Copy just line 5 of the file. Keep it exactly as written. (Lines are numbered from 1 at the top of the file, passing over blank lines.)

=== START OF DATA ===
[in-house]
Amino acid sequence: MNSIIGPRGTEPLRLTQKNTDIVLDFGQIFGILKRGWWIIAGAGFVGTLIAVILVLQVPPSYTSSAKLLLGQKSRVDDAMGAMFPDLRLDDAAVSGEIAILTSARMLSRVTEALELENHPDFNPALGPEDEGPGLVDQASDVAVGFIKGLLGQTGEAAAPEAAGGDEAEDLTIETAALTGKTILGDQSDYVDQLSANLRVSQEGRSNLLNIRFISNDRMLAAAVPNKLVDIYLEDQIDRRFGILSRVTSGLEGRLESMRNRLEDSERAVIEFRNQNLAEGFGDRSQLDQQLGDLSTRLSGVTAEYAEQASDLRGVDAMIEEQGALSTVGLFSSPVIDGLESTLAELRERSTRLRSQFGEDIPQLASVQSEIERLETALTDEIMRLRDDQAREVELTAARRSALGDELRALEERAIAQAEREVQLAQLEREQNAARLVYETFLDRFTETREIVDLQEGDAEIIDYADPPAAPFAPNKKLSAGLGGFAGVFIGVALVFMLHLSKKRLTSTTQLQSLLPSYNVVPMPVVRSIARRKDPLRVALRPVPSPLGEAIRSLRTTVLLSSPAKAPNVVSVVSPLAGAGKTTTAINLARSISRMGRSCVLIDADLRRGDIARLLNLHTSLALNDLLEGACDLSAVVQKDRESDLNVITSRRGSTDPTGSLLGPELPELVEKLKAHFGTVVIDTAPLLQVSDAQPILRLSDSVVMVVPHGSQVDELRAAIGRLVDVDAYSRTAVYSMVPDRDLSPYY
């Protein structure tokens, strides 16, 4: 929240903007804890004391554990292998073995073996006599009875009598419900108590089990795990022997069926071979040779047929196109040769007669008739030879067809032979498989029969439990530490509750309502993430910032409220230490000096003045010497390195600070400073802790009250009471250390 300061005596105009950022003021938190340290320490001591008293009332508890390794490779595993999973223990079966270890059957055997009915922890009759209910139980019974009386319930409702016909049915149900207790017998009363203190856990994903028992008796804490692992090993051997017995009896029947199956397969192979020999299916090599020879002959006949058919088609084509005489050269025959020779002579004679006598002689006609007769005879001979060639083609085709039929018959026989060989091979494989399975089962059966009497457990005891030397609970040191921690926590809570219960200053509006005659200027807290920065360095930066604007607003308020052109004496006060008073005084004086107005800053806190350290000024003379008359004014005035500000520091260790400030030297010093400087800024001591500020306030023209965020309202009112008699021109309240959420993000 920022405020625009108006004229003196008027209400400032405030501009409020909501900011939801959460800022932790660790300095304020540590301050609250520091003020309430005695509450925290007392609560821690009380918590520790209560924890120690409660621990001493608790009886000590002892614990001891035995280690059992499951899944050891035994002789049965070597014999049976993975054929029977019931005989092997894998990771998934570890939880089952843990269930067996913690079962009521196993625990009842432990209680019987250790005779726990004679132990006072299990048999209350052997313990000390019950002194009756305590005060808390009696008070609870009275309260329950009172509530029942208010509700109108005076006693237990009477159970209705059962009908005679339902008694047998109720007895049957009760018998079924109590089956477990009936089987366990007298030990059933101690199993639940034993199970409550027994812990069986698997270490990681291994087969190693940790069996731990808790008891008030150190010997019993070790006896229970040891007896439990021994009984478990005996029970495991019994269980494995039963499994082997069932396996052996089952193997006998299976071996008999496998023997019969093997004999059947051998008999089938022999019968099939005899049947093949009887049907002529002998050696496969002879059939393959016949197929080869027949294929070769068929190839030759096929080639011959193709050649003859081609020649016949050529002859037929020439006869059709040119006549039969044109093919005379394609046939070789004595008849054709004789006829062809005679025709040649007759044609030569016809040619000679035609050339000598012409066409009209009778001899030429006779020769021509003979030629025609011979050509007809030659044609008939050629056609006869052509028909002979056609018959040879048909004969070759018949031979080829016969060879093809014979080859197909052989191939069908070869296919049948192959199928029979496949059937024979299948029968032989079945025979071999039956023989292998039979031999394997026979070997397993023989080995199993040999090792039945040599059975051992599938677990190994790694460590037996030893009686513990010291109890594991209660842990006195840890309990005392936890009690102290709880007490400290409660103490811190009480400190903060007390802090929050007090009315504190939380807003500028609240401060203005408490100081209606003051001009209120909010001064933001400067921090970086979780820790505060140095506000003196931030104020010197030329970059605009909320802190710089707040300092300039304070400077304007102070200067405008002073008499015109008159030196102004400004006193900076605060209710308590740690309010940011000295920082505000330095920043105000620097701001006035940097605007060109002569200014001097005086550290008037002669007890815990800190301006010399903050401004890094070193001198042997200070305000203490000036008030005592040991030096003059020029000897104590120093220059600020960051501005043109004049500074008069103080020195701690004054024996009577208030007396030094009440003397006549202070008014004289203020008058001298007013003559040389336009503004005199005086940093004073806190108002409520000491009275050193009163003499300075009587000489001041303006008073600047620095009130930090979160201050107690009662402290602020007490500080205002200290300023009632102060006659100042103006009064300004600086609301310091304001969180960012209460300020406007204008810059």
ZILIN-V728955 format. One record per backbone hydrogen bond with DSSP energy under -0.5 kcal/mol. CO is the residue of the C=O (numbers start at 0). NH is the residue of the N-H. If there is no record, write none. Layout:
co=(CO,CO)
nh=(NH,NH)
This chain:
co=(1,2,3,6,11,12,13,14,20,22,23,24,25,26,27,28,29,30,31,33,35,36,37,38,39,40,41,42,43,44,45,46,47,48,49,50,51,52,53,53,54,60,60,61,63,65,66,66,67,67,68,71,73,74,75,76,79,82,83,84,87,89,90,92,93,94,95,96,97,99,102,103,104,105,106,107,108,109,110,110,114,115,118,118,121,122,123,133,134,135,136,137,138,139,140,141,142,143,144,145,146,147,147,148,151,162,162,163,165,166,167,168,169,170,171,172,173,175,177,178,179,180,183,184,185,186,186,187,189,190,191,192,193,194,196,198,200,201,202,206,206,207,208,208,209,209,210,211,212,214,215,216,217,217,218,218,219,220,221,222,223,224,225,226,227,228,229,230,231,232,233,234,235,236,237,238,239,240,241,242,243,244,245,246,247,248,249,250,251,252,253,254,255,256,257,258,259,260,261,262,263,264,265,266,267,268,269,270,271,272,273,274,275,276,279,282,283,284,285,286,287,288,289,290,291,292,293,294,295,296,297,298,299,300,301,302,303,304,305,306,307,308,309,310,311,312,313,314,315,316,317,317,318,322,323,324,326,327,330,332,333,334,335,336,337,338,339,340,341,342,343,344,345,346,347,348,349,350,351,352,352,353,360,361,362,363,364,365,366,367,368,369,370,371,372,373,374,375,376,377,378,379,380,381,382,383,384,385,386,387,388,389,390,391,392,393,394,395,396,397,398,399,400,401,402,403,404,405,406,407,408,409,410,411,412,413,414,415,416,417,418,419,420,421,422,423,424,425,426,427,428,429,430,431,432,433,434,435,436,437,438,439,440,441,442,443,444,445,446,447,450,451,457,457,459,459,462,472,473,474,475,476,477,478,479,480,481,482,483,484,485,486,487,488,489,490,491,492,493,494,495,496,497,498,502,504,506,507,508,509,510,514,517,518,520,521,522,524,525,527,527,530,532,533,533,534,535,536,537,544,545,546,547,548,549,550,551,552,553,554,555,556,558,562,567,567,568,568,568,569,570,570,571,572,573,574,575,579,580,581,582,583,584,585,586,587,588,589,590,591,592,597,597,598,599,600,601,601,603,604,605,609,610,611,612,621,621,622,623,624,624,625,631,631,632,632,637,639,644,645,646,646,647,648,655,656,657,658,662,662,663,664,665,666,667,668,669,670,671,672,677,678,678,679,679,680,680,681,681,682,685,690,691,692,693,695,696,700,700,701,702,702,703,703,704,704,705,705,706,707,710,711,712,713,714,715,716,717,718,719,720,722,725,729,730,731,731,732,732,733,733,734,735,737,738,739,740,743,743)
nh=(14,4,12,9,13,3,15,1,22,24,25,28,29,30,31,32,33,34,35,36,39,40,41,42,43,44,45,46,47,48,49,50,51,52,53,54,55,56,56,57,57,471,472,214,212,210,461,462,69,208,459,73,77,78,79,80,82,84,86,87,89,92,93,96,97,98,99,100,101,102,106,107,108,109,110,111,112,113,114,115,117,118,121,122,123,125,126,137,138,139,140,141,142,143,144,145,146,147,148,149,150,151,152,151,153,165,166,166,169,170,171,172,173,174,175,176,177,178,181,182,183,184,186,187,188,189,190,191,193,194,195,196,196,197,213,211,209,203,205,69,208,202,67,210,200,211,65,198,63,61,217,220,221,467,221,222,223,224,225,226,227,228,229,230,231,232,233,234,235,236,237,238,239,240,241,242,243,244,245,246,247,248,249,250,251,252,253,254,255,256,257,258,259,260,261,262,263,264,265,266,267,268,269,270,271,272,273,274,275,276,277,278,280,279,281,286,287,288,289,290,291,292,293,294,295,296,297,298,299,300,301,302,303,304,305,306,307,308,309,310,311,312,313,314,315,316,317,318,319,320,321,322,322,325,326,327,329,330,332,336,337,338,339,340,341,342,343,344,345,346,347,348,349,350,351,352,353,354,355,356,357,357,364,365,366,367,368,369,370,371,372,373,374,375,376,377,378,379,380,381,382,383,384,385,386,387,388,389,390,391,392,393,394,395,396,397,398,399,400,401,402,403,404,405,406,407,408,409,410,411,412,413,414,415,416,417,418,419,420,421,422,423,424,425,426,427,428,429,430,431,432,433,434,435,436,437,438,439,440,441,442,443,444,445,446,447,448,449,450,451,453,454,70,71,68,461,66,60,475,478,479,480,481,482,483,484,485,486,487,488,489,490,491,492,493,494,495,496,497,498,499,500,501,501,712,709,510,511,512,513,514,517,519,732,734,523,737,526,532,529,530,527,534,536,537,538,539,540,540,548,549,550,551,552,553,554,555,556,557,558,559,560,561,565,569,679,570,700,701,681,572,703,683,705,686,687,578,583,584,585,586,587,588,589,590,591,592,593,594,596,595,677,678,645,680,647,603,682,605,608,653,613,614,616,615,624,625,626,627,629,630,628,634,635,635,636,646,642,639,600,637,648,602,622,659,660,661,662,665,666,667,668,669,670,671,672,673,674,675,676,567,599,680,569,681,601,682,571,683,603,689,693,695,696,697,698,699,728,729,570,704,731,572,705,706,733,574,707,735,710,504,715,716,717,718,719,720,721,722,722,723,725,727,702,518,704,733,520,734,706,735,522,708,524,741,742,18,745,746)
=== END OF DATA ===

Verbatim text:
co=(CO,CO)